Ok until now I’ve been a bit cheeky, with a few broadsides about the impending special by Kyle and Jackie O.
I figure given they dish it out they’re up for a bit of sporting fun. But let me put on my serious hat given I’ve now seen the show.
On a positive note, the radio penetration by Sandilands and O, otherwise known as Jackie Henderson, is outstanding. They have dominated markets, they have scored major interviews and exclusives (as recently as yesterday) and they attract media attention with regularity. Love them or loathe them, they have shown they resonate with radio audiences, built around Sandilands’ gift of the gab.
Television is a different animal. While Sandilands has proven successful on at least three profile shows (Australian Idol, Australia’a Got Talent and The X Factor), Jackie O is yet to forge any success. She is frequently branded the “kiss of death,” including some shows that were poorly produced and beyond her control.
Radio stars crossing to Television is littered with casualties. For some perplexing reason, so many media stars are never satisfied with being at the top of their game in one medium. Must they have it all?
The first sign of trouble on Kyle and Jackie O’s Night with the Stars was the poor audio quality, with a hollow studio vacuum that lacked intimacy.
A huge desk that separating the hosts from the guests exacerbated this intimacy.
A studio audience could be heard applauding, but there were no shots of them. On occasions there was even canned applause. While Sandilands has taken many famous potshots at Rove McManus, he has seemingly learned little from his kind about creating an environment that invites the viewer into the space.
The stars that appeared on the show might suit a Gen Y radio audience but I suspect many of Seven’s broad audience would have been waiting for the stars to arrive. We got Nick Cannon, Janice Dickinson, Kendra Wilkinson and Mike “The Situation” Sorrentino. Most have made their names working in Reality TV shows which play in Australia on Pay Television.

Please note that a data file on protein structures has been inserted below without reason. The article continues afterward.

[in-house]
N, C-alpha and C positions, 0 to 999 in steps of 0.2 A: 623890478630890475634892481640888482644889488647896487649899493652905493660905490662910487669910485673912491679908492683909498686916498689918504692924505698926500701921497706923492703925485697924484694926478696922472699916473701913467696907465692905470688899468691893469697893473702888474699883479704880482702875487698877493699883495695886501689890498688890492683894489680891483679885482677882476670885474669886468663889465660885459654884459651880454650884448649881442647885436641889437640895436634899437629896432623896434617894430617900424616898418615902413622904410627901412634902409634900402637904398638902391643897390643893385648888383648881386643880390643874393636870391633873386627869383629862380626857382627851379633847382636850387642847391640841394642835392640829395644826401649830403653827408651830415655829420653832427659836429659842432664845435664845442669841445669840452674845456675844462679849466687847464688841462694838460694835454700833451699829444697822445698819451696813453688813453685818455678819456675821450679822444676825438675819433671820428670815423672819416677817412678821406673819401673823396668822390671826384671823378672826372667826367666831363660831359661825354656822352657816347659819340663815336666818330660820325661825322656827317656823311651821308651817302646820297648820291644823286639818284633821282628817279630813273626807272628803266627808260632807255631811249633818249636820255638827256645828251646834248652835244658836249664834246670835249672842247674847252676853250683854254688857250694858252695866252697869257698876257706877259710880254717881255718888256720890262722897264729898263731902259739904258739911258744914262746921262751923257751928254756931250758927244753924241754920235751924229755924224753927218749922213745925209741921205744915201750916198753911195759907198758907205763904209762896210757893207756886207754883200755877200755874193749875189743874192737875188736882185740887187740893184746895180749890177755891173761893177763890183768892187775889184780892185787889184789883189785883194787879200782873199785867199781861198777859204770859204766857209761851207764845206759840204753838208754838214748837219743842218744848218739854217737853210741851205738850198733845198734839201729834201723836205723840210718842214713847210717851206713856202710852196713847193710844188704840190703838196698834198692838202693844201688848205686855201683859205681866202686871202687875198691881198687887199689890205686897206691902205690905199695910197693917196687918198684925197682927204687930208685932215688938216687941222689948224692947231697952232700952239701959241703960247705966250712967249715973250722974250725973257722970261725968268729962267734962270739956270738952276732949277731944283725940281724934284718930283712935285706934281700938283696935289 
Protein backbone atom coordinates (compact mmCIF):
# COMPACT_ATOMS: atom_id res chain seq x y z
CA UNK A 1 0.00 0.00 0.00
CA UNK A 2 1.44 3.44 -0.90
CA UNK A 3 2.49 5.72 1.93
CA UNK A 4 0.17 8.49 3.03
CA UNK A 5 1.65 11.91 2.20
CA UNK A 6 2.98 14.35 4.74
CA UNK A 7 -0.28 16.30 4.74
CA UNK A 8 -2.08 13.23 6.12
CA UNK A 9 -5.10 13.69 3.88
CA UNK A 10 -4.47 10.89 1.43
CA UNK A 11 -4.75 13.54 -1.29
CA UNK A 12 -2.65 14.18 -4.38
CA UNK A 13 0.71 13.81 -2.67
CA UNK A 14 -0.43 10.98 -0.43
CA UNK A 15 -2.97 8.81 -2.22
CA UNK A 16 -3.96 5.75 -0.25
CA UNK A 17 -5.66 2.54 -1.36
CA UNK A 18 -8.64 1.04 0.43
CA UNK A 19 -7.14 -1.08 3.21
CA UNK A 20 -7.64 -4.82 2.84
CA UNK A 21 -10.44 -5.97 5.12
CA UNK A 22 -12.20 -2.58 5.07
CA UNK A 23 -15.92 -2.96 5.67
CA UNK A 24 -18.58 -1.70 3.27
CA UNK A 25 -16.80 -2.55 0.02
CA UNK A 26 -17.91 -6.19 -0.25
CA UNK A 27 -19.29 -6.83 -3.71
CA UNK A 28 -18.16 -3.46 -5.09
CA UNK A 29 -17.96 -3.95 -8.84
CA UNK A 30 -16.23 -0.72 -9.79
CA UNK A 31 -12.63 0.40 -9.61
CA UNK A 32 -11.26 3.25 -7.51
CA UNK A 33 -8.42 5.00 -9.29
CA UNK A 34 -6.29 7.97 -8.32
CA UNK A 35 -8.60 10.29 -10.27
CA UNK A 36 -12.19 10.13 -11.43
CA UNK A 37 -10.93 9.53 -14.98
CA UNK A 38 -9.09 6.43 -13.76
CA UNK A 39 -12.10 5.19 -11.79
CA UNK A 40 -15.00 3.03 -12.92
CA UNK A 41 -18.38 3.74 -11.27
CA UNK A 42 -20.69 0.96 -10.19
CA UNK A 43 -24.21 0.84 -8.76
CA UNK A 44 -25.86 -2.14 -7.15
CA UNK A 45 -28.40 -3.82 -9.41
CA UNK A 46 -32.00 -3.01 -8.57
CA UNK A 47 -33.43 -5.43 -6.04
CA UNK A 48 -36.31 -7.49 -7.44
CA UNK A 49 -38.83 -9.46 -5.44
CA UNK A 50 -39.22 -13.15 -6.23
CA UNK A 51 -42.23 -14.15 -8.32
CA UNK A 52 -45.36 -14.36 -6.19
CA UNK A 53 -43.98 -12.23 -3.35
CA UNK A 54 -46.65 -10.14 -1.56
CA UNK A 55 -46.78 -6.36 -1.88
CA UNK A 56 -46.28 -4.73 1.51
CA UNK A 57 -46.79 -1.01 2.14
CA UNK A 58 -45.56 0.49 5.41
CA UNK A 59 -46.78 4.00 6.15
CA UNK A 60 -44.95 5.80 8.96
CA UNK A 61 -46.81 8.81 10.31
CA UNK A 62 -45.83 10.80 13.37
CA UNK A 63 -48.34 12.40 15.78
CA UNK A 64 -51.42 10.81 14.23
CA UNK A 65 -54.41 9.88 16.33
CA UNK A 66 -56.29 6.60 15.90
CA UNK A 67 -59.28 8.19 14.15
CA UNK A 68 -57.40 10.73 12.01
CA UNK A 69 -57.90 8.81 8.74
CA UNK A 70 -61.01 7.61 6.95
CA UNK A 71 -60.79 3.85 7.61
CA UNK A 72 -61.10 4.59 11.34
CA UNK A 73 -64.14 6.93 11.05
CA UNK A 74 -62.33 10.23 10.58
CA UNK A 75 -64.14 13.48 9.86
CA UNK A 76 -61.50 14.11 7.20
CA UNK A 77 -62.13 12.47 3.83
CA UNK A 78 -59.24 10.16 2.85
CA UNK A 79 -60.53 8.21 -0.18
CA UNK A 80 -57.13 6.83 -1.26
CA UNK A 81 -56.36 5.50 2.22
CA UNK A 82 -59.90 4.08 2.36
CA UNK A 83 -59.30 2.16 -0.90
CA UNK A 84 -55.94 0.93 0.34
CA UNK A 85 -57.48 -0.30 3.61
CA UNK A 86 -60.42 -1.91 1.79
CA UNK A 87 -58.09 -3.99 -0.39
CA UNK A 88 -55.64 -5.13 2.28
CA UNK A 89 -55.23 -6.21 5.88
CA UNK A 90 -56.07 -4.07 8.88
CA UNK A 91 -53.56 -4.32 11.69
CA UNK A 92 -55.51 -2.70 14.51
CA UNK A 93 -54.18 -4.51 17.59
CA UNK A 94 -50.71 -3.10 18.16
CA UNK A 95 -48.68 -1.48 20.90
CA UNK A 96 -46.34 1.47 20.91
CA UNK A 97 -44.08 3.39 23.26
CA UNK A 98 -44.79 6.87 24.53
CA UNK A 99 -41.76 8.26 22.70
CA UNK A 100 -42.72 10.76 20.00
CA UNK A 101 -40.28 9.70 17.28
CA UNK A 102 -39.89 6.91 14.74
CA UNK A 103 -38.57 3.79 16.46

Each attempted to be upbeat and laugh along with the hosts, with an occasional anecdote. Cannon’s story about a charity and Wilkinson sharing a story about her father-in-law having cancer were the best of an otherwise dull bunch.
Kyle and Jackie O. talked a lot. A lot. It often felt like everyone was talking “at” each other rather than “with” each other, in an effort to top the preceding remark either in volume or punchlines.
Too much of the programme consisted of three people talking at one time. As a result it lacked direction.
Sandilands also fronted a few pre-recorded clips, the best of which was him getting bored during a Justin Bieber interview. At least it showed a bit of his trademark snark.
Jackie O. spent an inordinate amount of time wading through Top 5 lists of celebrity marriages, separations like they were important until we hit rock bottom with a list of celebrity nude photos, peppered by Janice Dickinson’s escapades with former sexual partners. What had we done to deserve this?
The more base these conversations got the more thrill the subjects seemed to elicit. Are ratings points directly proportionate to the amount of times we can say the words sex, naked or appendages?
At Dickinson’s request, Sandlilands also opted to go the grope with her enhanced boobs. When in LA, I guess…
By this time I was wondering if the show had any understanding of the core audience. Was I really watching the same network with Packed to the Rafters and Downton Abbey?
Thankfully the charming Michael Buble saved the day, via satellite, with an all too brief chat before we got a video clip.
Kyle and Jackie O’s Night with the Stars was a very long affair without enough depth or comedy. As television it made for good radio.